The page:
Cutting speedboat killer Jack Shepherd’s legal aid could encourage other criminals to flee Britain, says Justice Secretary David Gauke
- David Gauke said there criminals would be given incentive to flee the country
- He argued if they were not granted legal aid they would not be given a fair trial
- Jack Shepherd is fighting extradition to the UK and paying Georgian legal team
Justice Secretary David Gauke said stopping Jack Shepherd’s legal aid could encourage more criminals to flee the UK
Stopping speedboat killer Jack Shepherd’s legal aid could encourage more criminals to flee the UK and evade justice, an MP has warned.
Jack Shepherd, who killed 24-year-old Charlotte Brown, while drunkenly showing off in his speedboat on the Thames, fled the country before standing trial because he was ‘too cowardly’ to face her family in court.
He was convicted in his absence and sentenced to six years.
Despite being on the run, he was awarded thousands of pounds in legal aid to appeal.
There was public outcry that a convicted killer, who did not attend his court case, was able from his hiding place to take taxpayers’ money to stage a second hearing.
The Justice Secretary last month ordered an investigation into the loophole.
But he has now said that denying the convicted killer tens of thousands of pounds in legal aid could lead to other criminals leaving the country ahead of their trial.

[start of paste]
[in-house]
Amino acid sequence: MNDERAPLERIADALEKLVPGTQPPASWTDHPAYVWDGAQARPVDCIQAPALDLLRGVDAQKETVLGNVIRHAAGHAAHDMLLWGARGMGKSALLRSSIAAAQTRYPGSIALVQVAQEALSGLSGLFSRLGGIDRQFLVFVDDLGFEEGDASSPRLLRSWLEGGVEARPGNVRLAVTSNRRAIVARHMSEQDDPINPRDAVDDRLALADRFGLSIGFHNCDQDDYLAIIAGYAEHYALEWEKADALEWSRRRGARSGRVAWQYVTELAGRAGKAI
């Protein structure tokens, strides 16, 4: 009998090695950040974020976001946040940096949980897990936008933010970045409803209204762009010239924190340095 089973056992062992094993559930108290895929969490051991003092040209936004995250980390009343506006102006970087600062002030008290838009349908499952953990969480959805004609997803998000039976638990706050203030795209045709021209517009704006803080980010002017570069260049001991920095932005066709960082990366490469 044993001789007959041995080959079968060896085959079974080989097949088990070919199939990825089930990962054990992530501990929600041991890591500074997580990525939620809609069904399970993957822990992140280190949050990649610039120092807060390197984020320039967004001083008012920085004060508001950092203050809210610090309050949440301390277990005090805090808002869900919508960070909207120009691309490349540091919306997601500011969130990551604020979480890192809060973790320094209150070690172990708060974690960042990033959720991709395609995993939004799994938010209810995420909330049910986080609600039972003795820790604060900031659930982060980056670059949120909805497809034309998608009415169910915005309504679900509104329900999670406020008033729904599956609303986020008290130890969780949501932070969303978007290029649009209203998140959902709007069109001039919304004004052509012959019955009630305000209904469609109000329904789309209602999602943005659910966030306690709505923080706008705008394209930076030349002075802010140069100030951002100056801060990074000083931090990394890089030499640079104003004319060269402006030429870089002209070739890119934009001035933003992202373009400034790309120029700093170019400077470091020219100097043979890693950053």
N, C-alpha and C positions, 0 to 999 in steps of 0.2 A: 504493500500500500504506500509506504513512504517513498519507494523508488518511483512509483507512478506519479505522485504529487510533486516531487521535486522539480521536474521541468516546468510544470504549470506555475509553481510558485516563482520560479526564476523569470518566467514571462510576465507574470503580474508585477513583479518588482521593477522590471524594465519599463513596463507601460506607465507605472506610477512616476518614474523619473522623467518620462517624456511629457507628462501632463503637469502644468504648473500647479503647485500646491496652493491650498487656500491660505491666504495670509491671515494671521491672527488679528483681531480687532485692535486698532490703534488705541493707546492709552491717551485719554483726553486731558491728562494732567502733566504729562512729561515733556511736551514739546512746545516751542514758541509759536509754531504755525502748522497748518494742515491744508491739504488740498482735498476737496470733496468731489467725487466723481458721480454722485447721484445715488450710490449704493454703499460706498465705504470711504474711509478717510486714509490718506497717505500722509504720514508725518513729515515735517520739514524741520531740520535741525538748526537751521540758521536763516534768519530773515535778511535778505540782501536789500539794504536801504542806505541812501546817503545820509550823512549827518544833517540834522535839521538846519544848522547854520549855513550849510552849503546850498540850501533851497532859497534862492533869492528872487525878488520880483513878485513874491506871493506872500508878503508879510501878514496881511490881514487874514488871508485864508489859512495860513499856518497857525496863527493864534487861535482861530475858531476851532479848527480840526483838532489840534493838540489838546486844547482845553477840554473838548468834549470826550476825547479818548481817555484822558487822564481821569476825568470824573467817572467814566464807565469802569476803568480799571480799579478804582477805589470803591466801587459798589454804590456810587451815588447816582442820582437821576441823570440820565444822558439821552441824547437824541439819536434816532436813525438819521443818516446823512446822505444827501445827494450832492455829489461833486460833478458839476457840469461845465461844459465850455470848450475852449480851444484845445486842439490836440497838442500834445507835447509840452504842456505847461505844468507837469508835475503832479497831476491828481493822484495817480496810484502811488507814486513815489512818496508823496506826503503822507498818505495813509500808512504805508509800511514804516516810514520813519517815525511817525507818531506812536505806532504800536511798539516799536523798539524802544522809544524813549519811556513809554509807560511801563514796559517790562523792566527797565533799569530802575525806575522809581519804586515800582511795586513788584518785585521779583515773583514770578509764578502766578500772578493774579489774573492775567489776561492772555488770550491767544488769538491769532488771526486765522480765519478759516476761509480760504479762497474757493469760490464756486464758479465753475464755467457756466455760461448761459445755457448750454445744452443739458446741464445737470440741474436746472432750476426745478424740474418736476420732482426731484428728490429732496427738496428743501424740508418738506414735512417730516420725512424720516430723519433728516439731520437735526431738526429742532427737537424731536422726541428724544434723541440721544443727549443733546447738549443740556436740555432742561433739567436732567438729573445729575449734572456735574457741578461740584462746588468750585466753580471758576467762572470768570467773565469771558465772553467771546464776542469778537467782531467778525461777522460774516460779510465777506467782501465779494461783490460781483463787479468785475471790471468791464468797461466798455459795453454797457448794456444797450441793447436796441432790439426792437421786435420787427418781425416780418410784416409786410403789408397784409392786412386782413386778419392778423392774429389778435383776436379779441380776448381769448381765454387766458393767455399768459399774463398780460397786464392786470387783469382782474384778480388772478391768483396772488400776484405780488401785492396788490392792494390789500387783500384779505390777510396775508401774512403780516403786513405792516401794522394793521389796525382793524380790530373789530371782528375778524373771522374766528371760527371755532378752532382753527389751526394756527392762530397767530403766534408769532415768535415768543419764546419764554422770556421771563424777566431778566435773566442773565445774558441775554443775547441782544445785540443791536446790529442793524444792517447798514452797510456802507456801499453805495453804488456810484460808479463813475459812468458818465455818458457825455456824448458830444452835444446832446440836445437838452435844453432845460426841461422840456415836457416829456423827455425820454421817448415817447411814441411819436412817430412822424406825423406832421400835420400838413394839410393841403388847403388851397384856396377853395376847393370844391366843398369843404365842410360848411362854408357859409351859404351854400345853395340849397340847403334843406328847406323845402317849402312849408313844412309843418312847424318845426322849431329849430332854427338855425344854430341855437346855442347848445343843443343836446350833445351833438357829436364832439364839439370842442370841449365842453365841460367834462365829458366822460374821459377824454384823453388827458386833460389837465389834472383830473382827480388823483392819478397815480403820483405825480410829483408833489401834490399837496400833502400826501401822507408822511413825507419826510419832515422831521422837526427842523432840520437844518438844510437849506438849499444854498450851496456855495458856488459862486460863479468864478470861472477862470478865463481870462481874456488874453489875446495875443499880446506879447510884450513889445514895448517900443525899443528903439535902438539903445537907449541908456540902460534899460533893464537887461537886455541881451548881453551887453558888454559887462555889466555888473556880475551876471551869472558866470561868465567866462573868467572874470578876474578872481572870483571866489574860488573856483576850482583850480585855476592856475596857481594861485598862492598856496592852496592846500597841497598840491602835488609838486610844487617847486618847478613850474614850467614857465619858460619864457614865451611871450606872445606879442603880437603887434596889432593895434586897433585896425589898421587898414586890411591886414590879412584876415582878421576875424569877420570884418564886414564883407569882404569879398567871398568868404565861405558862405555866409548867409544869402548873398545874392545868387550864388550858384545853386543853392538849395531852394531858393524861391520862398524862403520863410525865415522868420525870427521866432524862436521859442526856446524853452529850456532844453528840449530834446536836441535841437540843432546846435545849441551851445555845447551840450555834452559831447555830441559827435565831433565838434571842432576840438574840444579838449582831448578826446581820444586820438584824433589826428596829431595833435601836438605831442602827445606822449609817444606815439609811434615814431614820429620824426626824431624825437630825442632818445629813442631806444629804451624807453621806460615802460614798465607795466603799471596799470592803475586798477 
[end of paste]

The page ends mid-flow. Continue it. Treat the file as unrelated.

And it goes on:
He claims criminals who flee and are subsequently denied legal aid may not bother to return to the UK if they had no rights to appeal their case.
The web designer (pictured in court at an emergency extradition meeting yesterday) has started learning Georgian in his prison cell and claims he hopes he can persuade his estranged wife to join him in the former Soviet state with their child
Shepherd’s wife disowned him after discovering he was on an internet date with Charlotte Brown, 24, (pictured) when he killed her in his speedboat on the Thames
Mr Gauke told Christopher Hope’s ‘Chopper’s Brexit Podcast’: ‘Some years ago it was relatively rare to try a defendant in their absence, so if someone went on the run there would be no trial.
‘And that is a very unsatisfactory situation because the family of the victim get no closure or justice.
‘For the courts to try somebody in their absence, they rightly are going to be confident that there is a fair trial and that includes proper representation … and also rights to appeal.
‘This is why it is not quite straightforward – if you say ‘if you fled the country you get no legal aid’, would they be able to get a fair trial, would they have fair appeal rights?
‘If the answer to that is no, then the fear is simply in cases like this he would not be tried.
‘So it is an incentive to flee the country but also the people who lose out are the victims or the families of the victims.’
Prosecutors had wanted Shepherd (pictured on January 29) to be extradited quickly to Britain
After ten months on the run and following a Daily Mail campaign, Shepherd turned himself in to the Tbilisi authorities last week.
The web designer has started learning Georgian in his prison cell and claims he hopes he can persuade his estranged wife to join him in the former Soviet state with their child.
Shepherd’s wife disowned him after discovering he was on an internet date with Charlotte Brown, 24, when he killed her in his speedboat on the Thames.
His bid to achieve Georgian citizenship will not be granted immediately, however.